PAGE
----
How much you enjoy a film depends perhaps lesser on how well it is made, and more on what expectations you went inside with. Any movie that equals or exceeds your expectations is a good film. Mani Ratnam will perhaps forever be battling this functioning of the human mind. The expectations are always high, and what becomes a good film if someone else made it would be just standard or expected if Mani Ratnam makes it. He has to be exceptional each time.
Guru, however, is not a great film even without that prism on. It's not tender or about human emotions like Anjali, Amrutha
or Geetanjali, and it is not a gripping entertainer like Dalapati, Nayakudu or Roja. It is a story set in a business milieu in India that you'd best not be reminded of - the pre-liberalization license-permit-quota raj. It's slow, it's not really slick or fleshed out well, and it doesn't show you the things that you really want to see. It's just an ordinarily narrated story of a successful businessman.
Mani Ratnam has been talking a lot about how his film is not inspired by the story of a certain businessman. Banish any such thought from your head - it is 100% inspired by him. And the counsel for the defence is the country's most respected filmmaker. Not that there is anything wrong with it, especially when the plaintiff is the government. It is just that this is not a film that focuses on what you want to know about him, what you want to learn from him.
Gurukant Desai (Abhishek Bachchan) is a school failure from Idhar village in Gujarat, who leaves for Turkey in 1951 to work, and learns the ropes of the petrol/textile business there as he works for a European company for 13 years. He then returns to India to start his own business, and for lack of capital, offers to marry his friend's sister Sujatha (Aishwarya Rai) without even seeing her, so he can get the dowry.
He tries to enter fabric trading, but finds that the reins to entry are held by some very rich people. With help from Manikdas Gupta (Mithun Chakravarthy), an honest newspaper editor who likes this enterprising youngster, he breaks into that quasi-oligarchy, and there's no turning back anymore.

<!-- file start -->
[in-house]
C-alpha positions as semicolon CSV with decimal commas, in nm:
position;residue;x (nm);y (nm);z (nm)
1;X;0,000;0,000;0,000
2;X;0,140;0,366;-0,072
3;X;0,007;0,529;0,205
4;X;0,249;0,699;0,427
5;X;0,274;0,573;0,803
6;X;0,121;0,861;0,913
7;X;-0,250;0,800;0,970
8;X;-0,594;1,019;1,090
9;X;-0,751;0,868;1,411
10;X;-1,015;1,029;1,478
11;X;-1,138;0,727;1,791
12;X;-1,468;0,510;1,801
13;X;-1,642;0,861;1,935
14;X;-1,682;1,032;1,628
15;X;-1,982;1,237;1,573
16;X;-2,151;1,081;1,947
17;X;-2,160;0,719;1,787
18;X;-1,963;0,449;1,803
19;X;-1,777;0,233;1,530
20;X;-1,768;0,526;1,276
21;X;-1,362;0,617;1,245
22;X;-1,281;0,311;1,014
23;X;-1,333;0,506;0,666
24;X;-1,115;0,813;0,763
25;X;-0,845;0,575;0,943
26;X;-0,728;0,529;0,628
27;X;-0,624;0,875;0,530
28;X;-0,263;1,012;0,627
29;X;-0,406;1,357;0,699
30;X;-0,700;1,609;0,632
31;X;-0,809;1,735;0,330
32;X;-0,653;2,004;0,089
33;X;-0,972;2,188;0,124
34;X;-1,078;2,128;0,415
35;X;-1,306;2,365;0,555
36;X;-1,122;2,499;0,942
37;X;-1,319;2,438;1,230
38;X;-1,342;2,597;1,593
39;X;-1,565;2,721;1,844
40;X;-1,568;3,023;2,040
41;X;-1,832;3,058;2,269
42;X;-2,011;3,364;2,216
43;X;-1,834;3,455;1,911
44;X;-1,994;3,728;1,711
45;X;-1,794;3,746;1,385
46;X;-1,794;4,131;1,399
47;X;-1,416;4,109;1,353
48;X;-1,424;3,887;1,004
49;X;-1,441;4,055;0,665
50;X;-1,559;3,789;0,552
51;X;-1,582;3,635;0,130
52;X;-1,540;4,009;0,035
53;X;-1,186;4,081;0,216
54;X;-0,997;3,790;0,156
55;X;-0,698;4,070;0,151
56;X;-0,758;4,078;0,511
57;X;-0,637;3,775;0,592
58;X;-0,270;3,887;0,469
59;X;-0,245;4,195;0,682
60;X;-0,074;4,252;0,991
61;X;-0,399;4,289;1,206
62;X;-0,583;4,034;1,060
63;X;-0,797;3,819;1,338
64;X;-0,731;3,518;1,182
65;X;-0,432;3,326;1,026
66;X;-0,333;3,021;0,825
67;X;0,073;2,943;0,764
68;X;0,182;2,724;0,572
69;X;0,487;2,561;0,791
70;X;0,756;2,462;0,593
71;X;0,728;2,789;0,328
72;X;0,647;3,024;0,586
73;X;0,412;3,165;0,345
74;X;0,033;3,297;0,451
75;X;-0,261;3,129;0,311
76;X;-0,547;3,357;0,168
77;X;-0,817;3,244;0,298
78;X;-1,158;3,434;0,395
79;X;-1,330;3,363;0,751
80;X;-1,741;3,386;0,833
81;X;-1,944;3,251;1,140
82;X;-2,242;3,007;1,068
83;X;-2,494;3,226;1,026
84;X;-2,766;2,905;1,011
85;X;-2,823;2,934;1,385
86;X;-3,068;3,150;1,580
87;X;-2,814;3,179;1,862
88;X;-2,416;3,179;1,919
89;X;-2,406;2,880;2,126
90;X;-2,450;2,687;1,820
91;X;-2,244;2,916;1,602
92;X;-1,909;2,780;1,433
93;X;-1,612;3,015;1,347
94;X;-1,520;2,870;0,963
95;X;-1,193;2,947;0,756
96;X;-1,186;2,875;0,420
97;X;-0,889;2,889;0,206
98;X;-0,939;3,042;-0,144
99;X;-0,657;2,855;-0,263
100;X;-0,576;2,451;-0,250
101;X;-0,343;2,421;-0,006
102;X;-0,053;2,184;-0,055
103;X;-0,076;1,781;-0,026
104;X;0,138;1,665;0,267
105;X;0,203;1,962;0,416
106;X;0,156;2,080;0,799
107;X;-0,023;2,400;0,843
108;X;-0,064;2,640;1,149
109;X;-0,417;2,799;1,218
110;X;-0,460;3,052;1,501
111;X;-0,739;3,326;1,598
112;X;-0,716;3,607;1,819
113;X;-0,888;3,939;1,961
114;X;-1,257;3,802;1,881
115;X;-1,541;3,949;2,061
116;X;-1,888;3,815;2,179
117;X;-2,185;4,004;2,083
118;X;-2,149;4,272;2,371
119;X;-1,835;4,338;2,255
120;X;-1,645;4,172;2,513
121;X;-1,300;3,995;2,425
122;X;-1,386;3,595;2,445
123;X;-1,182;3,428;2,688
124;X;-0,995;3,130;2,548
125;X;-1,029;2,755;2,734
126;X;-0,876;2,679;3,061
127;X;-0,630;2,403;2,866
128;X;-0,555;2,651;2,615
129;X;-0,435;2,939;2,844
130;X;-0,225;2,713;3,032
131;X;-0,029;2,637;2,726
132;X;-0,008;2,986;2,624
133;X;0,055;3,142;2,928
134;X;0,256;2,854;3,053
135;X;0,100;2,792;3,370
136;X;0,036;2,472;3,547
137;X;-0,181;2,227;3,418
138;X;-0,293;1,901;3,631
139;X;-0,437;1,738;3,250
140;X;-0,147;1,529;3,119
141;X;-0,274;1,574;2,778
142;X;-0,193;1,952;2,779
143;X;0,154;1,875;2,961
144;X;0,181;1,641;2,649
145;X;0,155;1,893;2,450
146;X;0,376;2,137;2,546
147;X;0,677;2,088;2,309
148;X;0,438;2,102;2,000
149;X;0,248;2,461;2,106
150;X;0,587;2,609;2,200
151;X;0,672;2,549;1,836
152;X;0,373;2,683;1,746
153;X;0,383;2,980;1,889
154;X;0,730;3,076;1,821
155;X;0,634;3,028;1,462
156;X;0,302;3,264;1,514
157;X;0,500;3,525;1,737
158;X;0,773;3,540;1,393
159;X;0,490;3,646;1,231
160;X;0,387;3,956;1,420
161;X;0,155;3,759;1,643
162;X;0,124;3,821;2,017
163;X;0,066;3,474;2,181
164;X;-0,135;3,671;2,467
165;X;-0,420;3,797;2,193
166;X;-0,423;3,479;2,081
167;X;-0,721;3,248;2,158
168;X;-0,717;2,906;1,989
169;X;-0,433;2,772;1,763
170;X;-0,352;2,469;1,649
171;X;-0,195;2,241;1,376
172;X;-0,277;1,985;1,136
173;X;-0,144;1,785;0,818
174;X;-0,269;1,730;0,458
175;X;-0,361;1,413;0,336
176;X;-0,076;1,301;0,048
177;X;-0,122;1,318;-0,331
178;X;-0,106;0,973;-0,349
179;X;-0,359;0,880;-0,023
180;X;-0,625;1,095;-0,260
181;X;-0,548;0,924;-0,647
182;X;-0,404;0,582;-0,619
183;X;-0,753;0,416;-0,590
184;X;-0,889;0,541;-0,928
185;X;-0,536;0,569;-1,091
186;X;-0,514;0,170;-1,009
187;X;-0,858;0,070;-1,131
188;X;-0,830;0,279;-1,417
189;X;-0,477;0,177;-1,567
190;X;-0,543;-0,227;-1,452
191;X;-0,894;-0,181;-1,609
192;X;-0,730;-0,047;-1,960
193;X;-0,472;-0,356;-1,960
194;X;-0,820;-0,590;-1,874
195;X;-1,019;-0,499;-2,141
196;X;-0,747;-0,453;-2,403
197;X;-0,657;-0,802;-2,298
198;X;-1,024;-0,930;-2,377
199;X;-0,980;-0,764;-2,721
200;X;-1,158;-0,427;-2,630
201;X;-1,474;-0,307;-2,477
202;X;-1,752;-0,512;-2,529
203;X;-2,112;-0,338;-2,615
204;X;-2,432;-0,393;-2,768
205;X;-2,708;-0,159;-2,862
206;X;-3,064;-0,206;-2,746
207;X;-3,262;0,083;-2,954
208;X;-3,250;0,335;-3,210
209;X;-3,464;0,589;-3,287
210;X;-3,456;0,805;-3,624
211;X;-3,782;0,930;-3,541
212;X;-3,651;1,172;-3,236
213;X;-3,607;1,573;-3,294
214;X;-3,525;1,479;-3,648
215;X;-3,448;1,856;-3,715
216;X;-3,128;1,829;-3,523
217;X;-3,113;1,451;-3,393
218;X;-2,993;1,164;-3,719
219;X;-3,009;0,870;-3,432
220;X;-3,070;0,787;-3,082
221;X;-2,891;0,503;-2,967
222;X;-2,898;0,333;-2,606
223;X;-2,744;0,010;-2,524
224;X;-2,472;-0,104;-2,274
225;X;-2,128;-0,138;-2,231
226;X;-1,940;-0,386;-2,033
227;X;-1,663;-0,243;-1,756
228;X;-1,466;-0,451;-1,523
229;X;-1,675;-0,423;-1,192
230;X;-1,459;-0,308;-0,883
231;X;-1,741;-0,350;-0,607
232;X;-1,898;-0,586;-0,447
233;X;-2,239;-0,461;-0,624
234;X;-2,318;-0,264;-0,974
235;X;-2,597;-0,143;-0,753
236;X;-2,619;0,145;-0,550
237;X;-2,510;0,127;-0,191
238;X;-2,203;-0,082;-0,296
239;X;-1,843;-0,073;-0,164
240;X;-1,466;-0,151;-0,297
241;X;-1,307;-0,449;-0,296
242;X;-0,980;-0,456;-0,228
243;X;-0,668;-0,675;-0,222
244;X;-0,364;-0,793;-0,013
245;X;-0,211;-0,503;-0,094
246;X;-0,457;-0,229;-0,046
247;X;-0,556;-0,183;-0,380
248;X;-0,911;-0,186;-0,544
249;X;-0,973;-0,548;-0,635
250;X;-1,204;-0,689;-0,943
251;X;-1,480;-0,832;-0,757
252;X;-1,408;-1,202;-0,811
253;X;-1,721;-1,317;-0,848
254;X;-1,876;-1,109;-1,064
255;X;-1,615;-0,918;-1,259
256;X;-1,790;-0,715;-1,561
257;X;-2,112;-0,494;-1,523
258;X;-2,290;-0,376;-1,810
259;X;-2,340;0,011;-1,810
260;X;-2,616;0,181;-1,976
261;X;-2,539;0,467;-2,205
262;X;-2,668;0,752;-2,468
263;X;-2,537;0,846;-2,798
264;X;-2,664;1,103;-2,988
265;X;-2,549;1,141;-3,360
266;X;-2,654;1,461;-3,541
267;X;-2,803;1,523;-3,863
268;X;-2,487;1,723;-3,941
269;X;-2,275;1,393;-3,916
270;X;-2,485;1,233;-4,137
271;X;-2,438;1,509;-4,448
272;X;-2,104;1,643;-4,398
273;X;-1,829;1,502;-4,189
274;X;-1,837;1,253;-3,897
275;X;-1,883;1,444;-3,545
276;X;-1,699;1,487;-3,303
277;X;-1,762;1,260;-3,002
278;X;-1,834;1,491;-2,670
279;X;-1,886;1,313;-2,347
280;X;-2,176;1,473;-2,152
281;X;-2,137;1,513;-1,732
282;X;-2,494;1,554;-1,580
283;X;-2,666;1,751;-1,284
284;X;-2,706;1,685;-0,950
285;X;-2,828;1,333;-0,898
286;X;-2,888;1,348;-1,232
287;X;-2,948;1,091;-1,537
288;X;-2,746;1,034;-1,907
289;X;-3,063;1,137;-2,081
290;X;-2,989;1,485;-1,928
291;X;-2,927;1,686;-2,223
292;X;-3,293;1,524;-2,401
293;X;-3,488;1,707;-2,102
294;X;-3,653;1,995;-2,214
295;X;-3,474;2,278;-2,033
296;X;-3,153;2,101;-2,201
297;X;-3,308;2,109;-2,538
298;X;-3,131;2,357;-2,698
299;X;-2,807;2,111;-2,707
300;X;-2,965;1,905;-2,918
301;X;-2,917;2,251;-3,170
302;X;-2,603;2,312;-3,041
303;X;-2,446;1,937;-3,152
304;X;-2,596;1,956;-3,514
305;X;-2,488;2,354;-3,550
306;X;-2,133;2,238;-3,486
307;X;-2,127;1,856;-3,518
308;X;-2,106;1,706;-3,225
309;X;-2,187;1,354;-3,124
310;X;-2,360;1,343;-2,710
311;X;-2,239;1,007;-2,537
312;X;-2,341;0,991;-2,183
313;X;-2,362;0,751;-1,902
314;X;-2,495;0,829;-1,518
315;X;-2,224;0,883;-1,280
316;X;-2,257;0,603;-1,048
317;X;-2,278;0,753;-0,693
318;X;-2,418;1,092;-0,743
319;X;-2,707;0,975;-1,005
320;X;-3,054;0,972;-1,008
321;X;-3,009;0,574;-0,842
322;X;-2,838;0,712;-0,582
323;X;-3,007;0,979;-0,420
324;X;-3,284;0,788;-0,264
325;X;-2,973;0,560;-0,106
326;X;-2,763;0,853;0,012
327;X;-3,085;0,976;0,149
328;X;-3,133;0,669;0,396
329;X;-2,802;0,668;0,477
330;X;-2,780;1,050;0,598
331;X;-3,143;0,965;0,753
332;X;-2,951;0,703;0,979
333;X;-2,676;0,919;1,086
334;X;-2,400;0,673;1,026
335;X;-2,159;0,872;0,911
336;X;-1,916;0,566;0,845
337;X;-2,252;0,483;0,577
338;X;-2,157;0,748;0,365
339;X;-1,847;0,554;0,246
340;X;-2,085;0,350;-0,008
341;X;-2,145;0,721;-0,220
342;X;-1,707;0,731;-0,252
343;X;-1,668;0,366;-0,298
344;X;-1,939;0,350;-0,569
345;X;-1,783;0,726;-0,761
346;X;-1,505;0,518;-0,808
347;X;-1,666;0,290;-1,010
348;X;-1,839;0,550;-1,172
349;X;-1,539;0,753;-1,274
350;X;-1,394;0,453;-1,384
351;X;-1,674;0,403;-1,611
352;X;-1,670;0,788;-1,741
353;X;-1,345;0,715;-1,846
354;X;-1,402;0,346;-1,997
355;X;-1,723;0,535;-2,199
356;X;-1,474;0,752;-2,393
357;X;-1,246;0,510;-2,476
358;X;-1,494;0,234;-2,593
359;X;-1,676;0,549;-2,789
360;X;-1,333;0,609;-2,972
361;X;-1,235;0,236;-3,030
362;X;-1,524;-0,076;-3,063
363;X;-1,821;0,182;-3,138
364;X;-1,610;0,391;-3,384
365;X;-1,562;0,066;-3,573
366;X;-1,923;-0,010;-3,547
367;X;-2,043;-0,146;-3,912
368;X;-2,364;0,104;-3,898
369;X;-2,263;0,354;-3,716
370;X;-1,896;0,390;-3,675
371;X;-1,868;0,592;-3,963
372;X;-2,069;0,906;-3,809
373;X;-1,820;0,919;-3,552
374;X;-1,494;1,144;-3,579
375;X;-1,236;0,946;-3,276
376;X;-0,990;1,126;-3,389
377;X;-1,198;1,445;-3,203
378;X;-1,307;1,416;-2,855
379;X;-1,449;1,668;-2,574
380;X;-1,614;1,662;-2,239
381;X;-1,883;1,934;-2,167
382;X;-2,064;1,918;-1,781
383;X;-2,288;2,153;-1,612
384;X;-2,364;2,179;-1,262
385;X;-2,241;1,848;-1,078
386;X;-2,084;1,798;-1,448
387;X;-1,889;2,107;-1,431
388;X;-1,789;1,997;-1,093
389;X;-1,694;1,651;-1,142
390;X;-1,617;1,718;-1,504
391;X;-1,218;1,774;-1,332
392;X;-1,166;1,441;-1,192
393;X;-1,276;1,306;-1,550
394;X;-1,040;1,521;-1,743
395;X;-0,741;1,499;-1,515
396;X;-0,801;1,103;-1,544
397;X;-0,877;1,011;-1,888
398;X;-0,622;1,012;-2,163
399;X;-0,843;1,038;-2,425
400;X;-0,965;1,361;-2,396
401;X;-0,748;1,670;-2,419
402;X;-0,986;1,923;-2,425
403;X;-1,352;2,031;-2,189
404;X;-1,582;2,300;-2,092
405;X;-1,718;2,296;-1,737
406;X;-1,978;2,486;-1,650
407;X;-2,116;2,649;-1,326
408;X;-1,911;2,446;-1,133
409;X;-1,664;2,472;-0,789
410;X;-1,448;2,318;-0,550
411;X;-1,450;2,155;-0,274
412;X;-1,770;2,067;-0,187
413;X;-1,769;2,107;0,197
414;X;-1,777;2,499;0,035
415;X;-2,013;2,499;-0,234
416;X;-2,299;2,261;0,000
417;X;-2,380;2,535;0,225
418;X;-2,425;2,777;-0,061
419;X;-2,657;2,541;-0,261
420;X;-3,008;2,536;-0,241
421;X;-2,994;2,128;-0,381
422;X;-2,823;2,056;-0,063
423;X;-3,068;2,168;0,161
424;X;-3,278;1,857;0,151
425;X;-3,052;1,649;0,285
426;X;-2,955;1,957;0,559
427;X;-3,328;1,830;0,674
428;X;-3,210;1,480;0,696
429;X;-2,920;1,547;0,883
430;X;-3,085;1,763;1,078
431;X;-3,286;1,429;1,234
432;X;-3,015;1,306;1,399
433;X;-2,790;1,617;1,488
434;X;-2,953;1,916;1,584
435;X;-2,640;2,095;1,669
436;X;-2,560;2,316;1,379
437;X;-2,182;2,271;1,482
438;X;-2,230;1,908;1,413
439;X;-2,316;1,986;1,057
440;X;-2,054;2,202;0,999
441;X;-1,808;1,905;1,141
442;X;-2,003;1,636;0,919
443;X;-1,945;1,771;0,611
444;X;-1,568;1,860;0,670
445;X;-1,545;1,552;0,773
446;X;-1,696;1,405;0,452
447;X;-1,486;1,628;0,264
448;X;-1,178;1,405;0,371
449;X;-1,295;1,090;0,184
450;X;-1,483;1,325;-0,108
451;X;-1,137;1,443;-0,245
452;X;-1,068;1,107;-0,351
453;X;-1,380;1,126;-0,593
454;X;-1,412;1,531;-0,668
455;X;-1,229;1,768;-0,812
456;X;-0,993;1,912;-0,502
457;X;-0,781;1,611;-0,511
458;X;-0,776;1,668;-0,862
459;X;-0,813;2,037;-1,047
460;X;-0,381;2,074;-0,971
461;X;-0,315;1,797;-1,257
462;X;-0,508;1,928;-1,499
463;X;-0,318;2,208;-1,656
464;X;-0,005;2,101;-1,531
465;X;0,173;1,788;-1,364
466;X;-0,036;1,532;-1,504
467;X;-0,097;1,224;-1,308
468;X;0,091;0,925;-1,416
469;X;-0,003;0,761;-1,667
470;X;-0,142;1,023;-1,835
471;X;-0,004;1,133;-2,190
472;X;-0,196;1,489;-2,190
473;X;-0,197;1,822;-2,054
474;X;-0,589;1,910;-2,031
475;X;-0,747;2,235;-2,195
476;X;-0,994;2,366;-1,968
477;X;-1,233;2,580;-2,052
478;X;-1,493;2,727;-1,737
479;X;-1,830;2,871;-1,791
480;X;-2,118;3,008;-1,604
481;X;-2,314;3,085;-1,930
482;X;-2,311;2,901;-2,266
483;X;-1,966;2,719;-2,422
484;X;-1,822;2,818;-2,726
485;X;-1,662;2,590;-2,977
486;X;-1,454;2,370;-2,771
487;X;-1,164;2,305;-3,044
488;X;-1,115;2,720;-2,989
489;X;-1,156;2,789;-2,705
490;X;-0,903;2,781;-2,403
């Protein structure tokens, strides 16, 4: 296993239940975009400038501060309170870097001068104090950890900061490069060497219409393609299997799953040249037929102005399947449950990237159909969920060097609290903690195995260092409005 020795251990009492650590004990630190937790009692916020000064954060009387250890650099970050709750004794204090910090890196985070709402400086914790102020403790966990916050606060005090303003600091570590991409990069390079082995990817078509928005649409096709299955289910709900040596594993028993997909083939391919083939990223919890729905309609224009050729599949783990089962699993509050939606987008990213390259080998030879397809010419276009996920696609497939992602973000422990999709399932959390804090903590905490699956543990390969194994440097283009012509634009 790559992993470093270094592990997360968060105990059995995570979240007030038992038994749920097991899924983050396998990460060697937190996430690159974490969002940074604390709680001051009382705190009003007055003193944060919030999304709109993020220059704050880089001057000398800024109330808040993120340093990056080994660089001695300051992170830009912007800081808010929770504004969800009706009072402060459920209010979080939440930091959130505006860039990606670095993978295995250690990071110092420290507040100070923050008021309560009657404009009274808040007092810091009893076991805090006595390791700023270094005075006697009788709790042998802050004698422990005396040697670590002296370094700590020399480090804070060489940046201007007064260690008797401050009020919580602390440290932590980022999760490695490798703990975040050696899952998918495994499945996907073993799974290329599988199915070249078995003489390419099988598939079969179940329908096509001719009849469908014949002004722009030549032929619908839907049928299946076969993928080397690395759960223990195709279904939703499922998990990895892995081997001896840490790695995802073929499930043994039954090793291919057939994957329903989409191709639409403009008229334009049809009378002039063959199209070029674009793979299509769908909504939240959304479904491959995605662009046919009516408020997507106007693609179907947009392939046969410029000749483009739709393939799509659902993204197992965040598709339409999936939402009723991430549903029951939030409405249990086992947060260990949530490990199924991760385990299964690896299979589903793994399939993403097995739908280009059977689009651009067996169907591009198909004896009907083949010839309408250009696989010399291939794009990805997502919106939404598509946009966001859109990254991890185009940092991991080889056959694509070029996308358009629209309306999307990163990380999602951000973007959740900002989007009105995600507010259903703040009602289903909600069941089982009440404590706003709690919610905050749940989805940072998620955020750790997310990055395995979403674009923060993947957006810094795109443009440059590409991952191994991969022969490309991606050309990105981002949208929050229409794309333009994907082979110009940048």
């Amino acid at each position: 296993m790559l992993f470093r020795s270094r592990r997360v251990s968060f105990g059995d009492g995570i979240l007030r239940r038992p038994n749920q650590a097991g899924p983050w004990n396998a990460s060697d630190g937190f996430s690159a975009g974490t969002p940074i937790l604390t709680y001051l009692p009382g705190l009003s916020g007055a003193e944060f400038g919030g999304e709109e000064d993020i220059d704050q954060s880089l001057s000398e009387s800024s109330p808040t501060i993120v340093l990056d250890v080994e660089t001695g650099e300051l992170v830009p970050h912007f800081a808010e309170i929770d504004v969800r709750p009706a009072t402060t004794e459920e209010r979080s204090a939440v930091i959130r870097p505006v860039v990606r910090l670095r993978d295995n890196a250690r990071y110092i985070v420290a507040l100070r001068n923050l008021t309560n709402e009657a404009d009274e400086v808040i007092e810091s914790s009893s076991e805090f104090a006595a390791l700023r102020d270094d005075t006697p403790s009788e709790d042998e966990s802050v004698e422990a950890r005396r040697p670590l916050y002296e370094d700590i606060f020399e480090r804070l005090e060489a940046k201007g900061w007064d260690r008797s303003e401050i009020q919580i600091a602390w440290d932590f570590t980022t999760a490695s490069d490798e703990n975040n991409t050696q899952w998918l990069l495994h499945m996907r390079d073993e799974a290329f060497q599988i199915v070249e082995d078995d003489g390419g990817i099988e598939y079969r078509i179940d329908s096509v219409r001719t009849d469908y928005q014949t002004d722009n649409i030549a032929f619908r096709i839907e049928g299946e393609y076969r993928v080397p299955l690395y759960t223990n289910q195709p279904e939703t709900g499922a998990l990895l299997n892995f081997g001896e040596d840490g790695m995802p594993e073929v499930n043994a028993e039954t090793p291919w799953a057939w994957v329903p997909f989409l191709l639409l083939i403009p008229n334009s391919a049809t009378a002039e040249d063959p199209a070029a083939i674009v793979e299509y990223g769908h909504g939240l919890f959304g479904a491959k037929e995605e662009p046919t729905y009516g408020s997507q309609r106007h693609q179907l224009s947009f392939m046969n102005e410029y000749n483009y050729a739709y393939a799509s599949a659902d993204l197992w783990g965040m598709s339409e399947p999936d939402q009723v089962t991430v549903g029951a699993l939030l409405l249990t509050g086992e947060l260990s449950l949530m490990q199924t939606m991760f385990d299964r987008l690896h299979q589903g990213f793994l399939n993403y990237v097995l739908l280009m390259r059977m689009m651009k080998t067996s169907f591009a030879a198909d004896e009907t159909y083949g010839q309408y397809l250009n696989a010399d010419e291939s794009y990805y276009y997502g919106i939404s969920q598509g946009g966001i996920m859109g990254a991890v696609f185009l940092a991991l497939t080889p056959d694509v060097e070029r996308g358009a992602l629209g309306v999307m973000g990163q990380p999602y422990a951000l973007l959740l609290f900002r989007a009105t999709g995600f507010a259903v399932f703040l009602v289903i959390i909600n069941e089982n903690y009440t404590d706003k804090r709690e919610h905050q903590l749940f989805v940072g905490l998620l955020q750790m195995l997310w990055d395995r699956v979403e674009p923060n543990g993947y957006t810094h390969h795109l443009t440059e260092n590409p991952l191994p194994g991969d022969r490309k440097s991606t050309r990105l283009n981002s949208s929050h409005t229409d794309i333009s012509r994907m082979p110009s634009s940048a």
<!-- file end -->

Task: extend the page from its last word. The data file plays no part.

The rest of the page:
He soon gets into production of the cloth that he is trading, starting Shakti Polyestor with money raised from the capital markets through public issues. The company grows at a phenomenal pace, and Gurubhai, as he's known now, becomes the most prominent businessman in India. The next logical step is entering petrochemical manufacturing, and sure enough, his vertical integration takes him there too. If the movie were a reel longer, we'd have been talking oil exploration too. Sure, all characters are fictitious.
However, his own mentor, Manikdas Gupta, starts hitting back at Gurubhai when he realizes that the latter is extremely unscrupulous in his dealings. A young journalist with Gupta, Shyam Saxena (Madhavan), dedicates himself to bringing Gurubhai down, and sees significant success with time as eventually Gurubhai's businesses are shut down. And when his 30 lakh hitherto hero-worshipping shareholders turn irate, Guru suffers a paralytic attack.
What you would want to see in the tale of a highly successful businessman is the genius that takes him there. Guru glosses over all that - the number of factories just multiplies in 10 seconds, and there is no reference to the hurdles, the risks, the people-handling skills, the thinking-on-the-feet, the ethical dilemmas that feature in the process. The film looks more like a wikipedia page on the character rather than an insight into what it takes to build an empire. And at no stage is it a page-turner.
If that is not the intended payoff, then it's hard to say what is. The relationships are all either rationed or forced in. It's a moot point just why Vidya Balan is in the film (she plays a handicapped girl). For most of the film, Aishwarya Rai is like the First Lady of a state - she's visible, but doing nothing significant.
Guru argues his case in the end to a judicial commission as that of a person stifled by a corrupt bureaucracy, a man who did what he had to do to be able to do business, to grow fast. If you've seen The Aviator
, you can't avoid some comparison. The Aviator dealt with a brief period in the life of billionaire Howard Hughes, and ends similarly, but had much more depth in characterization.
At the end of 2 hours and 45 minutes of Guru, however, you don't feel much pathos for Gurukant Desai any which way - he's too blurred, and your sympathy for him doesn't go beyond what you feel naturally for the hero of any movie. Also, why does the commission let him go on the basis of a mere senti speech?
Abhishek Bachchan cannot bring much intensity to Guru - it's hard to say if that is his fault or that of the script. Maybe the emoting came out the way it was intended to, but, well, it doesn't do much in terms of being impactful.
Aishwarya is good in what she's needed to do. Mithun Chakravarthy is a pleasure to watch in roles befitting his age, and this is one. All other performances are good, as they always are in Mani Ratnam films. The music by A R Rahman is not run-of-the-mill, and we'll stop there. And the period look comes out fairly well in the film.
Guru is worth a watch if you are a fan of anything with Mani Ratnam's minimum standards. It's certainly not his best, and it's hard to be as emphatic about the other extreme.